[I wrote a draft of this post nearly two years ago as part of my Starting Findory series, but did not publish it at the time; it seemed inappropriate given my position at Microsoft and the economic downturn. Recently, Google and Microsoft both announced ( ) that they intend to make 12-15 acquisitions a year, which makes this much more timely.]
At various points when I was running Findory, I approached or was approached by other firms about acquisition. For the most part, these talks went well, but, as with many experiences at Findory, my initial expectations proved naive. It gave me much to contemplate, both for what startups should think about when entering these talks and changes bigger companies might consider in how they do acquisitions.
For a startup, acquisition talks can be a major distraction. It is time away from building features for customers. It creates legal bills that increase burn rate. It distracts the startup with nervous flutters over uncertainty over the future, potential distant payouts, and the complexity of a move.
Acquisition talks also can be dangerous for a startup. Some companies might start due diligence, extract all the information they can, then decided to try to build themselves.
There is some disagreement on this last point. For example, Y-Combinator's Paul Graham wrote, "What protects little companies from being copied by bigger competitors is ... the thousand little things the big company will get wrong if they try." Paul is claiming that big companies have such poor ability to execute that the danger of telling them everything is low.
However, big companies systematically underestimate the risk of failure and cost of increased time to market. For internal teams, which often already are jealous of the supposedly greener grass of the startup life, the perceived fun of trying to build it themselves means they are unreasonably likely to try to do so. Paul is right that a big company likely will get it wrong when they try, but they also are likely to try, which means the startup got nothing from their talks but a distraction.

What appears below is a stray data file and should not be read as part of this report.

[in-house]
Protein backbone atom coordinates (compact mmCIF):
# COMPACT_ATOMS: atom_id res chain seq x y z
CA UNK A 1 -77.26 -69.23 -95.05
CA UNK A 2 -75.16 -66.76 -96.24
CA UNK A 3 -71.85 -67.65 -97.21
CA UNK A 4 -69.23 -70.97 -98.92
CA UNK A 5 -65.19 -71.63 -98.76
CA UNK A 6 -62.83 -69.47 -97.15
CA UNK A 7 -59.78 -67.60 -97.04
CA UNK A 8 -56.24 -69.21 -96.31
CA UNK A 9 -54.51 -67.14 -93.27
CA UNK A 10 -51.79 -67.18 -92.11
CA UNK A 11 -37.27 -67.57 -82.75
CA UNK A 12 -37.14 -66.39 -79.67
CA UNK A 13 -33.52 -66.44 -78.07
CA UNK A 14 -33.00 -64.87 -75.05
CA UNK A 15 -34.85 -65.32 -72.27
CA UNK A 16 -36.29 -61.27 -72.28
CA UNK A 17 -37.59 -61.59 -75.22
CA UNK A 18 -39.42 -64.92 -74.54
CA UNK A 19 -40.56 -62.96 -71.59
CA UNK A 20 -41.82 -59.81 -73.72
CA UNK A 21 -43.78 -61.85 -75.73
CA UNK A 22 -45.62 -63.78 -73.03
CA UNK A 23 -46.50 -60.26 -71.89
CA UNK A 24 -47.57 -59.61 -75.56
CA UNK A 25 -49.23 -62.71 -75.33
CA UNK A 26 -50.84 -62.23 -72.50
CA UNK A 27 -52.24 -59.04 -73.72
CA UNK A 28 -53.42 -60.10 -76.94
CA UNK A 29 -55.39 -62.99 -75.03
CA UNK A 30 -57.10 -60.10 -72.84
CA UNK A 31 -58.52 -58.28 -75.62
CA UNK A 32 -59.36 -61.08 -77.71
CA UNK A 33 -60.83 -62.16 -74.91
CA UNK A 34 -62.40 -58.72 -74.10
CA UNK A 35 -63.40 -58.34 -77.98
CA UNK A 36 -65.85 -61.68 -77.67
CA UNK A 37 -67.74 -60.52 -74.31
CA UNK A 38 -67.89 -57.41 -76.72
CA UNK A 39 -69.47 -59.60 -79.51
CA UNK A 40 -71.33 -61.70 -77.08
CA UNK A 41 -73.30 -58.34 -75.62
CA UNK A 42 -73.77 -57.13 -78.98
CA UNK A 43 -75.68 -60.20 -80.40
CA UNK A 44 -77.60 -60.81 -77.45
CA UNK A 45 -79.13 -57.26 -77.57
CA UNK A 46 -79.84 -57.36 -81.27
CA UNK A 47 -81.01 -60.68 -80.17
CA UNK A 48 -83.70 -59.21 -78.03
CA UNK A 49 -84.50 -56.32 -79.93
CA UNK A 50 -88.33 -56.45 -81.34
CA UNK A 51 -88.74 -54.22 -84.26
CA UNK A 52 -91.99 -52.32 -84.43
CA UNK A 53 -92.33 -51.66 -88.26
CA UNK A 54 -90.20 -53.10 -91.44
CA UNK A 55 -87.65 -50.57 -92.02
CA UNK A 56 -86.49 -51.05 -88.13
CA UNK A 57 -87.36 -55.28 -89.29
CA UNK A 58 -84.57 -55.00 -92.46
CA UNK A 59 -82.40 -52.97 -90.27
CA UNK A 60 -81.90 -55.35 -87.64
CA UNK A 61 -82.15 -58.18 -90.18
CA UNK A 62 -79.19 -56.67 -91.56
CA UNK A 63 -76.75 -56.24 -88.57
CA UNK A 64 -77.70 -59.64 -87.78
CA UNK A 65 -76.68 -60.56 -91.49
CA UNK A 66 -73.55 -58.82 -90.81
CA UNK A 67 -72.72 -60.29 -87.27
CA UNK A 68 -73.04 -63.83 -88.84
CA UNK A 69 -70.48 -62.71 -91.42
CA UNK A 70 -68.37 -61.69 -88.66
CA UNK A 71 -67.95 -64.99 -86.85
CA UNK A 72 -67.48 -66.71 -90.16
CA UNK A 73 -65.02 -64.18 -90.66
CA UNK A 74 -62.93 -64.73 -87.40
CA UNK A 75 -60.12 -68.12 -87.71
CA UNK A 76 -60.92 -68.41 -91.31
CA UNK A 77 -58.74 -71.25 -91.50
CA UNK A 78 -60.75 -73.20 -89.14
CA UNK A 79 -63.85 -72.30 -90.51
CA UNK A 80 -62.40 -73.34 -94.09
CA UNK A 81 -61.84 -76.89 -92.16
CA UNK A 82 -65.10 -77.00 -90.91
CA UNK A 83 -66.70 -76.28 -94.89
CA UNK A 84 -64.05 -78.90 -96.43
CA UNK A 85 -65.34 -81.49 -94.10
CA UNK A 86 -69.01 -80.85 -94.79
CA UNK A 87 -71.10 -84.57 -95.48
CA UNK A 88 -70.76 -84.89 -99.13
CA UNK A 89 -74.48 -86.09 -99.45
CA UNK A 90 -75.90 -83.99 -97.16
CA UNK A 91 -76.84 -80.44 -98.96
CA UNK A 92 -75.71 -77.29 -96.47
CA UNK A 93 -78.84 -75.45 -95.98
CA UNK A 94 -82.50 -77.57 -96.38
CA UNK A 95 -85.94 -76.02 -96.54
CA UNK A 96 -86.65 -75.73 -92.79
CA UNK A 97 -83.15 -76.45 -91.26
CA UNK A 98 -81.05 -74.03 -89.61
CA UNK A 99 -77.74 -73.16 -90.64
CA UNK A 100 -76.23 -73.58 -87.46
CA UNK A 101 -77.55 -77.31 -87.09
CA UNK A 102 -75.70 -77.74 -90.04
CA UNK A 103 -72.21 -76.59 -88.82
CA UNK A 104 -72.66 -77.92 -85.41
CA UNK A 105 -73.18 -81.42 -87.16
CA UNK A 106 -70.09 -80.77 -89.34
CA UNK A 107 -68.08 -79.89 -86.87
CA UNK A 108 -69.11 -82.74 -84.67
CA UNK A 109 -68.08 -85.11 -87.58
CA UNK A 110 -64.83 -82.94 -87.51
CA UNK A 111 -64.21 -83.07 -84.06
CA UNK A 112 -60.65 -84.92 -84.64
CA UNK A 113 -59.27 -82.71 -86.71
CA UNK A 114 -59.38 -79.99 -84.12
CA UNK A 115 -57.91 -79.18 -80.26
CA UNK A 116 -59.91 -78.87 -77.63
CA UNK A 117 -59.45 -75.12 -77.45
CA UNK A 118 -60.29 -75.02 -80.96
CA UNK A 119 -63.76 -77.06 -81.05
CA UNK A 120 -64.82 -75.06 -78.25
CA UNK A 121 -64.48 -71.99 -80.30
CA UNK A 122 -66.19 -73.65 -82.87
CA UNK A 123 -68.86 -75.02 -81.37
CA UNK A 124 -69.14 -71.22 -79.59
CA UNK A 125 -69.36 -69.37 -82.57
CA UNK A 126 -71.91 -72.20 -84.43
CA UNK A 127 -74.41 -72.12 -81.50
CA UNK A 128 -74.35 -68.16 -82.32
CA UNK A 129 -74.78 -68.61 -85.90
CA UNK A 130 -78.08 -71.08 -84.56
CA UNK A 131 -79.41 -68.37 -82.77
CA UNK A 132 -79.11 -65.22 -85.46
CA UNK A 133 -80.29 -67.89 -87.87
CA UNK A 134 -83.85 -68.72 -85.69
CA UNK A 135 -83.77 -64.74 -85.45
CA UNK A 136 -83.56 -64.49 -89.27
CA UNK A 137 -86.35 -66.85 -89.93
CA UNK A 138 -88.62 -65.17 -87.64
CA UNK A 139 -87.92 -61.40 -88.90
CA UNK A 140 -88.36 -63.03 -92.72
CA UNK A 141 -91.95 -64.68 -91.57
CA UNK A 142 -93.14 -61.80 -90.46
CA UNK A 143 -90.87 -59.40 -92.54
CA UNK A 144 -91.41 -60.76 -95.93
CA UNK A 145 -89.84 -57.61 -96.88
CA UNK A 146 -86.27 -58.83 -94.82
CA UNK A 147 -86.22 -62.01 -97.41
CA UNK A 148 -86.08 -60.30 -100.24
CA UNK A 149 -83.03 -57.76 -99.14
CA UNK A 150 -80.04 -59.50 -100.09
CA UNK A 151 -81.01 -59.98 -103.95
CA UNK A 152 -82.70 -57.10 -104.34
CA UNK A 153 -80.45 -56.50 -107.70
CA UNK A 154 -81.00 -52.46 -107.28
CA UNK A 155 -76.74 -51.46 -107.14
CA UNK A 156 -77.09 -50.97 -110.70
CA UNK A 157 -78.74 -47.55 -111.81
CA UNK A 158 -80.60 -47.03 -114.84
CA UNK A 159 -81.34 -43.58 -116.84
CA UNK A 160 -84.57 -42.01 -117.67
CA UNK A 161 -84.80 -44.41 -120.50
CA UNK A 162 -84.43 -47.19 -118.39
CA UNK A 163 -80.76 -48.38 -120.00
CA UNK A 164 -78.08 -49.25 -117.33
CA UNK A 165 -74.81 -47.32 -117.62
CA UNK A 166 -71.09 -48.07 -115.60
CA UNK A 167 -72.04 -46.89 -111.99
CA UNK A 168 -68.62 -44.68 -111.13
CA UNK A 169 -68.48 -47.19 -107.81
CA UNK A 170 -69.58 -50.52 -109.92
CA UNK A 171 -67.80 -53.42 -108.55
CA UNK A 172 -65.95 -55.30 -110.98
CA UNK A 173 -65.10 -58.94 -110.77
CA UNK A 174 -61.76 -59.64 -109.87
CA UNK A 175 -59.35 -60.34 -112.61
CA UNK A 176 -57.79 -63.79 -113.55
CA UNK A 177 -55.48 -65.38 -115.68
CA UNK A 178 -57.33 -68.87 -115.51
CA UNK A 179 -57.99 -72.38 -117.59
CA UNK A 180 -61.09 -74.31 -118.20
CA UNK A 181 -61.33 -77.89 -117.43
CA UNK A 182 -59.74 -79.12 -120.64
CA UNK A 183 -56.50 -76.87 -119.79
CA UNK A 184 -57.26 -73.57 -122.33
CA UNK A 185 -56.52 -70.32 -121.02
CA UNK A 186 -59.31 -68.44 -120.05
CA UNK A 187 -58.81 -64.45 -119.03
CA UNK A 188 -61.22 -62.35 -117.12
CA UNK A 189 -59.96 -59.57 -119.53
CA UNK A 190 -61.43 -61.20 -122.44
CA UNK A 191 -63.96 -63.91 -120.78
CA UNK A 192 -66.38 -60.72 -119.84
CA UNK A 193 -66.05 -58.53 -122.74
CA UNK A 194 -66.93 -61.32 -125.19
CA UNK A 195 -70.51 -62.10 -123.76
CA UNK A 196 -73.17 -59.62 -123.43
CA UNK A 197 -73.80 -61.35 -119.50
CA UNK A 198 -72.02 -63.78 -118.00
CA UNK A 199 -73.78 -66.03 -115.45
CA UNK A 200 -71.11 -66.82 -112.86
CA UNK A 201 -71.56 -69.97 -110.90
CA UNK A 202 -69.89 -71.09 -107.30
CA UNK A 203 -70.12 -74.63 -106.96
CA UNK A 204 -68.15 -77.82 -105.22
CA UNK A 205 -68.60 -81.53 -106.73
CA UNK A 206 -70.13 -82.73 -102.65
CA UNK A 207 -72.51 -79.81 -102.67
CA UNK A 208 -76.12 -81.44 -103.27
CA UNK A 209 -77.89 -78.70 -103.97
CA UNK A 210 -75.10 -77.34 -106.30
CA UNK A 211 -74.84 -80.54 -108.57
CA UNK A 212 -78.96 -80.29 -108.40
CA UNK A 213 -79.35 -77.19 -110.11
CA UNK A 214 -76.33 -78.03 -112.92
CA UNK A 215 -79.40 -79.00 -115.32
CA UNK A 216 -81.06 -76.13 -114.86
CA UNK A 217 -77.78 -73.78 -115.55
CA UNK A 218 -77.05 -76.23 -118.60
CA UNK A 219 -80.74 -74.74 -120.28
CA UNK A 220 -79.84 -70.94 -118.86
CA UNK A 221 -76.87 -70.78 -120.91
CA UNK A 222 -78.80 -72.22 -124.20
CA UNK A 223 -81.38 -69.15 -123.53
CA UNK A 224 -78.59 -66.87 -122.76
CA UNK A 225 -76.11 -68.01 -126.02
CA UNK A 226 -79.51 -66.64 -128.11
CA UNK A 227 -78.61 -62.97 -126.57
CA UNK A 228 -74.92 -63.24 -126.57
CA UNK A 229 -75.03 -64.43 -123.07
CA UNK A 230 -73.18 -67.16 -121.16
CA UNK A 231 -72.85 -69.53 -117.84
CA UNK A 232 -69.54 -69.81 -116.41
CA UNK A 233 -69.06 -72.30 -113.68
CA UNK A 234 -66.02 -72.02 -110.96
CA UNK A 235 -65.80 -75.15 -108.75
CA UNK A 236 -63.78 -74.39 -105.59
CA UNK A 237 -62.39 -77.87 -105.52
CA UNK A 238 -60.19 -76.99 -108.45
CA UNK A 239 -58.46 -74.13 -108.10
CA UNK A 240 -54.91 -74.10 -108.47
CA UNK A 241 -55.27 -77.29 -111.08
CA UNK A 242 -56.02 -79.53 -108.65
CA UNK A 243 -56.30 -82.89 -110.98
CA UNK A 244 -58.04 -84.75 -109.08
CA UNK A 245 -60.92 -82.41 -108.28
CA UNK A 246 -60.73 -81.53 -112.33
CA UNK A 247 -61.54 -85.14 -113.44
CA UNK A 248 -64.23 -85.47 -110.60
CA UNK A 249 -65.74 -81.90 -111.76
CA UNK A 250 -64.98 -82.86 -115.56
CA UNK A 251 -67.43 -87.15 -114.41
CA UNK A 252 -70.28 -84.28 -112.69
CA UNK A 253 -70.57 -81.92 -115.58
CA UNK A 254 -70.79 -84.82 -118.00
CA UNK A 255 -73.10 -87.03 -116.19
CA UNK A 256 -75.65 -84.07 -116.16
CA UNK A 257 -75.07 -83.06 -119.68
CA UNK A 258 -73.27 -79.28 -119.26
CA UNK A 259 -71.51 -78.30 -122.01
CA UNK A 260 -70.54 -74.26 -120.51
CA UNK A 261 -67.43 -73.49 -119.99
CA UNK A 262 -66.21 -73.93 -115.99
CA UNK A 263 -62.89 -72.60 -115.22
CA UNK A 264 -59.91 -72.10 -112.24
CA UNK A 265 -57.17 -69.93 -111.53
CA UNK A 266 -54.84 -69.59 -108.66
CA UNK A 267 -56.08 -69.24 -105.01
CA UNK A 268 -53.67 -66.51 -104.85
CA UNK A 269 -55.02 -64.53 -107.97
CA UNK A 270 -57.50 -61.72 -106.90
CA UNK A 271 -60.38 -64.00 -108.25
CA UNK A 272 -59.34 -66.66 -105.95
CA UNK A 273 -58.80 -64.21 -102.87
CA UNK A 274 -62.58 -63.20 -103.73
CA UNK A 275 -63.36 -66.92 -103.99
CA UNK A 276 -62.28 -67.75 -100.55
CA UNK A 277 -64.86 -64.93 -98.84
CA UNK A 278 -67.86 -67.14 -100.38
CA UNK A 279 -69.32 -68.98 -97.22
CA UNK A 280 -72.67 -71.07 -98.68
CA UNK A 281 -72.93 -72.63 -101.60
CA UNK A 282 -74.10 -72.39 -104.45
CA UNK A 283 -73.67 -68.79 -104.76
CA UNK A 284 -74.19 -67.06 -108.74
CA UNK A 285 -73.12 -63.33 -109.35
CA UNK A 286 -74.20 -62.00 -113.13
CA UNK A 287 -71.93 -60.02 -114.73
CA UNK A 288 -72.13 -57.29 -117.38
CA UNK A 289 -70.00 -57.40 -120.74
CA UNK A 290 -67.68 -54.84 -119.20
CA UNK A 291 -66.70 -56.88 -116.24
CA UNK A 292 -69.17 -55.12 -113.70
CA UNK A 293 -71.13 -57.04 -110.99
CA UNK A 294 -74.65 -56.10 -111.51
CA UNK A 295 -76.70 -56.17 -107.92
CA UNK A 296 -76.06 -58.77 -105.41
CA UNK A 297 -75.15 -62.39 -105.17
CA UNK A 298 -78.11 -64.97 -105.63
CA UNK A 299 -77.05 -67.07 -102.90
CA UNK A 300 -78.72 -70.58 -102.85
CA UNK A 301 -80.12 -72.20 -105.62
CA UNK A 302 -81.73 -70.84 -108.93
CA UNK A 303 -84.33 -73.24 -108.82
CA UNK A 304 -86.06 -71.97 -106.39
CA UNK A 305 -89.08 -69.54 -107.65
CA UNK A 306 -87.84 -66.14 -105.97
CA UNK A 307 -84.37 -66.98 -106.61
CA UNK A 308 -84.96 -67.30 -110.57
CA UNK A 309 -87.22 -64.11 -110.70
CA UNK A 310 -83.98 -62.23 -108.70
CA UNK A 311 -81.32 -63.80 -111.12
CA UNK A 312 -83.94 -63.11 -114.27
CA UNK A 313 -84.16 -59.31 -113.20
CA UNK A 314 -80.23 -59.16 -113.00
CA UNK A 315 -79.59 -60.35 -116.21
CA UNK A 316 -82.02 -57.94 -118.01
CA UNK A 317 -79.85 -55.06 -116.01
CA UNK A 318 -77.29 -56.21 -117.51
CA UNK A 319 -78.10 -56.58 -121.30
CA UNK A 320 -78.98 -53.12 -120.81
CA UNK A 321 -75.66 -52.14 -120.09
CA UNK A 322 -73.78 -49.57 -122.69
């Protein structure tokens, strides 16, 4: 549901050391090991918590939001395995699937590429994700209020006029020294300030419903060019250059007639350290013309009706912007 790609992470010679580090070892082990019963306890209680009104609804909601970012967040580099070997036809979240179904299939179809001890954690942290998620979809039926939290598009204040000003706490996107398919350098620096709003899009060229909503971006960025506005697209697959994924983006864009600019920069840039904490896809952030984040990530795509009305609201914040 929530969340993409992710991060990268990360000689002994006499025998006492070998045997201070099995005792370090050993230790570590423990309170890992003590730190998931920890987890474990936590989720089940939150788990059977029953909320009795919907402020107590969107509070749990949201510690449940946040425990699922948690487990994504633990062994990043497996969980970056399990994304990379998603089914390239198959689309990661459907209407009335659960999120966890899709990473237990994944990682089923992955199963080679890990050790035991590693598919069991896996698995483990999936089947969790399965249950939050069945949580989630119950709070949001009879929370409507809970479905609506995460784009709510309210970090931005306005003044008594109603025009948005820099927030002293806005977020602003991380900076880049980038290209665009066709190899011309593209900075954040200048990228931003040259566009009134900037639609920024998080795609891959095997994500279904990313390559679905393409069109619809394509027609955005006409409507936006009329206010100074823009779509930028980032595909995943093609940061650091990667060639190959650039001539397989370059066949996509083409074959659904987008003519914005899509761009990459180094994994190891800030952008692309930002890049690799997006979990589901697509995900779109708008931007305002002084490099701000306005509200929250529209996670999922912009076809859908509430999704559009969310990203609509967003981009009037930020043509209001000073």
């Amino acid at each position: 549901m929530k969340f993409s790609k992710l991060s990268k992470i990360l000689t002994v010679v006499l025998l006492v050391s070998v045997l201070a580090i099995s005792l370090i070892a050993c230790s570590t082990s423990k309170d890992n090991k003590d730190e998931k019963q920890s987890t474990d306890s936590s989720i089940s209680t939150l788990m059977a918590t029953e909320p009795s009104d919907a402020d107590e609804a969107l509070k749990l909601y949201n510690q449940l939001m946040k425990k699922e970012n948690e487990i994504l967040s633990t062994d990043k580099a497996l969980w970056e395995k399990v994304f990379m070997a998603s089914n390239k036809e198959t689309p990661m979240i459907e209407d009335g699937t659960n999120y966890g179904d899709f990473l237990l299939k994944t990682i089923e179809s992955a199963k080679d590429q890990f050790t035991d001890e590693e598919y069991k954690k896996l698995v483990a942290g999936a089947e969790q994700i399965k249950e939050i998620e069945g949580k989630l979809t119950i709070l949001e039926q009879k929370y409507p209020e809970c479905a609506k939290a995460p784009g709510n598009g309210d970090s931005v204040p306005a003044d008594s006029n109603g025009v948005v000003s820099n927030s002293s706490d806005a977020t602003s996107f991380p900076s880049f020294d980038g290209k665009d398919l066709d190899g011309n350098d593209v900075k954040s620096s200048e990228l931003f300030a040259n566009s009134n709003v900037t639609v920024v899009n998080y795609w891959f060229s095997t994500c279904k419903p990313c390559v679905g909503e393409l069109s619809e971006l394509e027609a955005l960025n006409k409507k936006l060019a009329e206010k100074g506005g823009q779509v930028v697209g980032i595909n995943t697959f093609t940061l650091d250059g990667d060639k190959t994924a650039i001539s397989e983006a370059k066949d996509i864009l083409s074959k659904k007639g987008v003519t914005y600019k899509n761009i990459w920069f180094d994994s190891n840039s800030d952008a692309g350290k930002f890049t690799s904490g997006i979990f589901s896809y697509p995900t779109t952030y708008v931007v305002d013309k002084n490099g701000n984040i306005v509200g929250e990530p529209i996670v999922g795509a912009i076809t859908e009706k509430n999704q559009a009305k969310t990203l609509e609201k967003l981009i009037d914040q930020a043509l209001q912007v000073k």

There are other things to watch out for in acquisition talks. At big companies, acquisitions of small startups often are channeled into the same slow, bureaucratic process as an acquisition of a 300-person company. Individual incentives at large firms often reward lack of failure more than success, creating a bias toward doing nothing over doing something. In fact, acquiring companies usually feel little sense of urgency until an executive is spooked by an immediate competitive threat, at which point they panic like a wounded beast, suddenly motivated by fear.
Looking back, my biggest surprise was that companies show much less interest than I expected in seeking out very small, early-stage companies to acquire.
As Paul Graham argued in his essay, "Hiring is obsolete", for the cost of what looks like a large starting bonus, the companies get experience, passion, and proven ability to deliver. By acquiring early, there is only talent and technology. There is no overhead, no markups for financiers, and no investment in building a brand.
Moreover, as the business literature shows, it is the small acquisitions that usually bring value to a company and the large acquisitions that destroy value. On average, companies should prefer doing 100 $2-5M acquisitions over one large $200-500M one, but business development groups at large companies are not set up that way.
There is a missed opportunity here. Bigger companies could treat startups like external R&D, letting those that fail fail at no cost, scooping up the talent that demonstrates ingenuity, passion, and ability to execute. It would be a different way of doing acquisitions, one that looks more like hiring than a merging of equals, but also one that is likely to yield much better results.
For more on that, see also Paul Graham's essay, "The Future of Web Startups", especially his third point under the header "New Attitudes to Acquisition".